Always having treats accessible without making them obvious makes all this work.  I never pull treats out right before training, and I certainly never have them in my hands.  Both practices get you a “show me the money” dog who only listens when he sees the treats.   I want Chaos’ impression to be that I can make treats appear anytime, anywhere, regardless of whether he’s noticed them.  When I start to fade the treats – as I have with sit, down, high five, and recalls – it’s no problem because their presence was never part of the training context.  I can’t overemphasize how important this is when training a green dog – especially if the owner is lazy or really busy.  If you always have access to treats, then you’re always prepared to train.  If you’re always prepared to train, it stops being a chore and becomes part of how you interact with your dog.  That’s what training is all about:  finding ways to better enjoy your dog’s company.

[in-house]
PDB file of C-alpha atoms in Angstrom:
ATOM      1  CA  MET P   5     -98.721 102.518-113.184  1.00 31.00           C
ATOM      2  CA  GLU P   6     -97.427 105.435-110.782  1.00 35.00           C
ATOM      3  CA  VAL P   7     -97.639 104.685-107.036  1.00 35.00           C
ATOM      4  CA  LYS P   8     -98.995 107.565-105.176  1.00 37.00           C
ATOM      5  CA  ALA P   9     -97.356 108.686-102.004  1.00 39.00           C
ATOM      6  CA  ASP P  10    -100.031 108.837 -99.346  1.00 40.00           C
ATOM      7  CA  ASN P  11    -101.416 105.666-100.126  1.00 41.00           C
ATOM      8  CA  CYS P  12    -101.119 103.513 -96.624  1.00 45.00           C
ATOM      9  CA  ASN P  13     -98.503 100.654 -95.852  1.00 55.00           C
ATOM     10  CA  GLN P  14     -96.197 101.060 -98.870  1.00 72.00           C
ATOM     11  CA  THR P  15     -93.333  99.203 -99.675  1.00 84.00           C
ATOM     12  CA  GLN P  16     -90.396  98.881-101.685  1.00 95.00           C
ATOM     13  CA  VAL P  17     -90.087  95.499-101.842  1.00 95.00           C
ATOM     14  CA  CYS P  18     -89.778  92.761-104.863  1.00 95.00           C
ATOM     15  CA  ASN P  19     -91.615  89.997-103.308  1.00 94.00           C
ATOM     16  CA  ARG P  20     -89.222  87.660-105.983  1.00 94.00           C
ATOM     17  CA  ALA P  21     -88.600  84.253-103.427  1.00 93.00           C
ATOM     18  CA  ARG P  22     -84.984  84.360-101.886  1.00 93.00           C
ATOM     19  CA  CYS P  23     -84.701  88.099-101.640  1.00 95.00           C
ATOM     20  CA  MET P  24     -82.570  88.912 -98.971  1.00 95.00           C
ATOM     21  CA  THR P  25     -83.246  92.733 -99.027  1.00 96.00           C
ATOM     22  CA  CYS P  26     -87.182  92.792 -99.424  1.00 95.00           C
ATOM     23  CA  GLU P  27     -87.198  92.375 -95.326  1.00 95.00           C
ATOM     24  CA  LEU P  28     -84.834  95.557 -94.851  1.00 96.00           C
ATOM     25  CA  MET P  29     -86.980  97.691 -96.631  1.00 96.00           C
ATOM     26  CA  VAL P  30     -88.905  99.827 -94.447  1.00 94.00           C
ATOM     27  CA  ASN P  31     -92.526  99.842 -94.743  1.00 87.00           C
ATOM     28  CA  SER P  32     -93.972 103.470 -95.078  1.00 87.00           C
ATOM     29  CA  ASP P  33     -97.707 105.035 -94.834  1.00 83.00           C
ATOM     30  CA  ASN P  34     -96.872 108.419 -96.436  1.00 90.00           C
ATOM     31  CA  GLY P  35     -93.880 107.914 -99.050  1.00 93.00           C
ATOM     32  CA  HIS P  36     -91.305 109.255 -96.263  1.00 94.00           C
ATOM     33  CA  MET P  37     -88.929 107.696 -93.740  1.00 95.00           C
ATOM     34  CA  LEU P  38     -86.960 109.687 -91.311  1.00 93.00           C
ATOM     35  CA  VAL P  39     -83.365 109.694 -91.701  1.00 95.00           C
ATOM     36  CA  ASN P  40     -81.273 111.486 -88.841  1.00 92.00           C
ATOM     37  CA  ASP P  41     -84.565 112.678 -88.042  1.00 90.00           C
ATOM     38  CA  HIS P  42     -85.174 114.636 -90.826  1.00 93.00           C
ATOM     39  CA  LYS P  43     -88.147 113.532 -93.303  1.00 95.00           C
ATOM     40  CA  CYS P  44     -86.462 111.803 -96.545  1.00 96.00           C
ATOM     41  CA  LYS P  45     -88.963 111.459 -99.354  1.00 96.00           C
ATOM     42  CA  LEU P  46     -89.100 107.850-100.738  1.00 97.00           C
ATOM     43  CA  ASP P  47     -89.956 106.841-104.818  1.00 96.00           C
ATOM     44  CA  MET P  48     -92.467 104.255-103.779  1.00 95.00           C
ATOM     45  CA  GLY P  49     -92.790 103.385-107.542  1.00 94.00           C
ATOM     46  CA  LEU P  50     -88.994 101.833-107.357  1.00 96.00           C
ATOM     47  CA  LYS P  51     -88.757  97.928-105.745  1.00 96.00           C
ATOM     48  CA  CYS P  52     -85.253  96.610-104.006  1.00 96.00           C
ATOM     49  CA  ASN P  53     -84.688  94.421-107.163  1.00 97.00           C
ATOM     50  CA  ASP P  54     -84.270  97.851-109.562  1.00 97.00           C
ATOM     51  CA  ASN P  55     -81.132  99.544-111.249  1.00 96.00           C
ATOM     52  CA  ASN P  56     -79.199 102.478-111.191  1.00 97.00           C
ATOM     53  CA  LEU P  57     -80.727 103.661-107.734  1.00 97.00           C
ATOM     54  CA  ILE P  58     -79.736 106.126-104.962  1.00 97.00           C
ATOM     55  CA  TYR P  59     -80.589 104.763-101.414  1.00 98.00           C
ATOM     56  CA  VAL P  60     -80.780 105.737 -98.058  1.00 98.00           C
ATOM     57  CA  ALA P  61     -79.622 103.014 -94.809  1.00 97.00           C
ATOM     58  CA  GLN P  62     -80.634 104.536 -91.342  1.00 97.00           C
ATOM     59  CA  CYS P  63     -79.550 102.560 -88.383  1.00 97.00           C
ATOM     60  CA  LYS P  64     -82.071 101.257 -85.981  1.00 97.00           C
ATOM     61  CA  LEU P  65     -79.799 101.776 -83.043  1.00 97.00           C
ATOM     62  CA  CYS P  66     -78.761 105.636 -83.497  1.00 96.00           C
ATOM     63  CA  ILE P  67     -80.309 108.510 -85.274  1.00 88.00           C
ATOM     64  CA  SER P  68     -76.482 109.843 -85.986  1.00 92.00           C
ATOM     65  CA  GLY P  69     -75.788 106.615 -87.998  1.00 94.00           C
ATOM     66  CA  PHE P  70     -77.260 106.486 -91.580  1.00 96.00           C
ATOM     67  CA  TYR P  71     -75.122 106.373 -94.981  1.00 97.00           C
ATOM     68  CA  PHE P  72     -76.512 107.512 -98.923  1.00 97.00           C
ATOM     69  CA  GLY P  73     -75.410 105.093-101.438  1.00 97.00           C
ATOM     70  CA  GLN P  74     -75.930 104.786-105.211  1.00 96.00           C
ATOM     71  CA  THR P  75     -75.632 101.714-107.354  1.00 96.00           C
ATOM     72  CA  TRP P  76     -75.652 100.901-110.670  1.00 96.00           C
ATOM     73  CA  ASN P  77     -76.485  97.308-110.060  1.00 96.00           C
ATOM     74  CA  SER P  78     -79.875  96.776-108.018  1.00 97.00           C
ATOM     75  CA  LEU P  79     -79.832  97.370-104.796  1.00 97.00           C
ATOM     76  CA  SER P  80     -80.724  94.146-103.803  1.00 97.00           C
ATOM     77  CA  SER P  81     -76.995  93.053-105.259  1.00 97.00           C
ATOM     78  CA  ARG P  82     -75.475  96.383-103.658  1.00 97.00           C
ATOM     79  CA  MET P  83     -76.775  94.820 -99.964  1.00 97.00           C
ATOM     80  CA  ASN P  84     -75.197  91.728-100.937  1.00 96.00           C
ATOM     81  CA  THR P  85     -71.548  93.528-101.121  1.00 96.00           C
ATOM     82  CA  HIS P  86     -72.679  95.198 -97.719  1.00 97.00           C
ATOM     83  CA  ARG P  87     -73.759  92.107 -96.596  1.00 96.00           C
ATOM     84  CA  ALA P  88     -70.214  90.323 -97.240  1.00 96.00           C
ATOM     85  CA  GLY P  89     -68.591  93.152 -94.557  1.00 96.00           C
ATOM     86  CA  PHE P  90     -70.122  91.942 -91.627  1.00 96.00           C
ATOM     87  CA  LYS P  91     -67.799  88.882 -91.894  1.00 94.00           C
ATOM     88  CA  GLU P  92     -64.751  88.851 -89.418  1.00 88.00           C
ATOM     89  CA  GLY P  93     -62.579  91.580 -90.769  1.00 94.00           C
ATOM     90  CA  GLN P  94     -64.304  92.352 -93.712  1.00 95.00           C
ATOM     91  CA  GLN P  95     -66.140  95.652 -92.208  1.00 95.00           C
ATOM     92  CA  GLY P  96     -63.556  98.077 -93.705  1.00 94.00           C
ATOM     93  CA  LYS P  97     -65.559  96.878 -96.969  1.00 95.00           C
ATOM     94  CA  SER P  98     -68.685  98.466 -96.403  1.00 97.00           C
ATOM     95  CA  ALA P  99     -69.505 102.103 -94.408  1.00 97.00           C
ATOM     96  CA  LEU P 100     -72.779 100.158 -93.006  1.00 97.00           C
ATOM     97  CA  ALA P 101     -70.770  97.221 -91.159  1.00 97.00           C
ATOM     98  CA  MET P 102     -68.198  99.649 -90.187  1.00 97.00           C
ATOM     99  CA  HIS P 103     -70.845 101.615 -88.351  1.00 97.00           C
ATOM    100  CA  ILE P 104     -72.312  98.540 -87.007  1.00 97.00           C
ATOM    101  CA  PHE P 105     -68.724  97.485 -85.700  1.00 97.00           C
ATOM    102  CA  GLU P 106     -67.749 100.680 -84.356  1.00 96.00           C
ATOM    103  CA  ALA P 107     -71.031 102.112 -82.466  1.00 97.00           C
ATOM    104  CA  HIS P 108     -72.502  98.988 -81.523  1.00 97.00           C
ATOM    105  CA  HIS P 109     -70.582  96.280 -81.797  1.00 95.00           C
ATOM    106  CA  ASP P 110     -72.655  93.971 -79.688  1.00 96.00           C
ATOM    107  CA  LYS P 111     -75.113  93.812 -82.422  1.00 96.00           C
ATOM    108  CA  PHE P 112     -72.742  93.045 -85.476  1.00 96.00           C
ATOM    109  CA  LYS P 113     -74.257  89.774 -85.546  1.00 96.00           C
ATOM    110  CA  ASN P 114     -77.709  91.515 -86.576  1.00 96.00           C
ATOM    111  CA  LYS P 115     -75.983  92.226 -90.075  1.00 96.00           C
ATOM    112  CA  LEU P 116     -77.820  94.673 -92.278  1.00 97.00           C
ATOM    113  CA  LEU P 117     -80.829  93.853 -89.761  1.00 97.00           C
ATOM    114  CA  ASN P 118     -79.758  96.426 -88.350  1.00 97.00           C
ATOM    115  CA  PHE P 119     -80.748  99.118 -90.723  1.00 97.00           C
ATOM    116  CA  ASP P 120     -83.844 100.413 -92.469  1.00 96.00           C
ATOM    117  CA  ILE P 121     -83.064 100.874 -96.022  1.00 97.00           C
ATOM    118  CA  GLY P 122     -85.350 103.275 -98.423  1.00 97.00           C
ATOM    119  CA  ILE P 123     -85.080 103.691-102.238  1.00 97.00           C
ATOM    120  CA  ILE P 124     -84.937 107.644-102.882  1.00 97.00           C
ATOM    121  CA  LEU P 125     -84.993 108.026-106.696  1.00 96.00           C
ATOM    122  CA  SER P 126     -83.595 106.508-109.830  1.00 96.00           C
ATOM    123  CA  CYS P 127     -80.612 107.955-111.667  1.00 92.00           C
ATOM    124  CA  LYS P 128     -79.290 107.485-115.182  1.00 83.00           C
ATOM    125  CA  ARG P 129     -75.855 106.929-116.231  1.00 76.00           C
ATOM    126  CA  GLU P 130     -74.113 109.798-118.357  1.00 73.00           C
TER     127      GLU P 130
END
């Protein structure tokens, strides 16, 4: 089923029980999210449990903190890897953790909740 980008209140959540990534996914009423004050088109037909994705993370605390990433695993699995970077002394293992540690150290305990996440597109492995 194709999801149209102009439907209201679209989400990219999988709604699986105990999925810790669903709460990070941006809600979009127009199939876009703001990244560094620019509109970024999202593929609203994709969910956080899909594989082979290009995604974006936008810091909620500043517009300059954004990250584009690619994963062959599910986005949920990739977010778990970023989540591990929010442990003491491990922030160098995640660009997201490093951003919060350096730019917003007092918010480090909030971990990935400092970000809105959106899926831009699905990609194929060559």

I always harp on the practical everyday benefits of the bedrock commands - come, sit, stay, and leave-it - with my students.  Practicing them should make your life easier, not busier.  If I’m carrying a basket of laundry, for example, and Chaos attempts to raid the nearby cat food, I just use my leave-it, then a sit/stay.  I have treats on a nearby shelf, so I’m prepared for the training.  Once I put the basket down I can treat the stay, put the laundry in, treat the stay again, take clothes out of the dryer, treat the stay again, release my dog and praise him.  If I then need to fold the laundry, I can put him on another stay and reward while I’m doing that.  I can do this sort of exercise when I’m cooking, writing, making phone calls, or whenever I like.